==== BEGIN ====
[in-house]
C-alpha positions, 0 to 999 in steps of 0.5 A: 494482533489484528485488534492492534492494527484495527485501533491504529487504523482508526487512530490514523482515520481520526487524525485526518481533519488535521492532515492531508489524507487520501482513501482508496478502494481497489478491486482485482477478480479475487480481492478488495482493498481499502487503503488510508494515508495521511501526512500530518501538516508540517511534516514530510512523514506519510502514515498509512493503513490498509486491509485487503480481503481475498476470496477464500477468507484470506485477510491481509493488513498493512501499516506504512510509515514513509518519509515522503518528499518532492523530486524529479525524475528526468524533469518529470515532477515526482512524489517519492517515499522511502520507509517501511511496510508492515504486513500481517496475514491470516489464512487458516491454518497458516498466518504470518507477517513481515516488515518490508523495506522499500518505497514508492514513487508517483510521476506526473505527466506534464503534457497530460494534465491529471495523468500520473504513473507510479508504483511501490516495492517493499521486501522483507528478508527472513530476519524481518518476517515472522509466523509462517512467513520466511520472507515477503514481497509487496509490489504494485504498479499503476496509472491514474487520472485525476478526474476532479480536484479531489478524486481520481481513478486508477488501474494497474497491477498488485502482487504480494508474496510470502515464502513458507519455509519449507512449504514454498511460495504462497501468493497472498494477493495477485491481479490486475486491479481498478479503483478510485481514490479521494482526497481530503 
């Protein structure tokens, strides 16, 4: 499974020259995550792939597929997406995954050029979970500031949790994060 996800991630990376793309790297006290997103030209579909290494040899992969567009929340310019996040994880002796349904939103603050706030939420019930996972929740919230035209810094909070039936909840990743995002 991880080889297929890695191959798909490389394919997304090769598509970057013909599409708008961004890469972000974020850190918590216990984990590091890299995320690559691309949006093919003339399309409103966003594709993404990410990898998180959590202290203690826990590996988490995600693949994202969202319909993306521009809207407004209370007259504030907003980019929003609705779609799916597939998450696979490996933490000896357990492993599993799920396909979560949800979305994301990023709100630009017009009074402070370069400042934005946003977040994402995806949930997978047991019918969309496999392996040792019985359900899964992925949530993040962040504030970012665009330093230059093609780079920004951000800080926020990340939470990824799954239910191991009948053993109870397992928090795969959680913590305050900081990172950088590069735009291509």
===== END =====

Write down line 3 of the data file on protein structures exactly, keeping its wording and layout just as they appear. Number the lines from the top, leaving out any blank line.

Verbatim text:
């Protein structure tokens, strides 16, 4: 499974020259995550792939597929997406995954050029979970500031949790994060 996800991630990376793309790297006290997103030209579909290494040899992969567009929340310019996040994880002796349904939103603050706030939420019930996972929740919230035209810094909070039936909840990743995002 991880080889297929890695191959798909490389394919997304090769598509970057013909599409708008961004890469972000974020850190918590216990984990590091890299995320690559691309949006093919003339399309409103966003594709993404990410990898998180959590202290203690826990590996988490995600693949994202969202319909993306521009809207407004209370007259504030907003980019929003609705779609799916597939998450696979490996933490000896357990492993599993799920396909979560949800979305994301990023709100630009017009009074402070370069400042934005946003977040994402995806949930997978047991019918969309496999392996040792019985359900899964992925949530993040962040504030970012665009330093230059093609780079920004951000800080926020990340939470990824799954239910191991009948053993109870397992928090795969959680913590305050900081990172950088590069735009291509």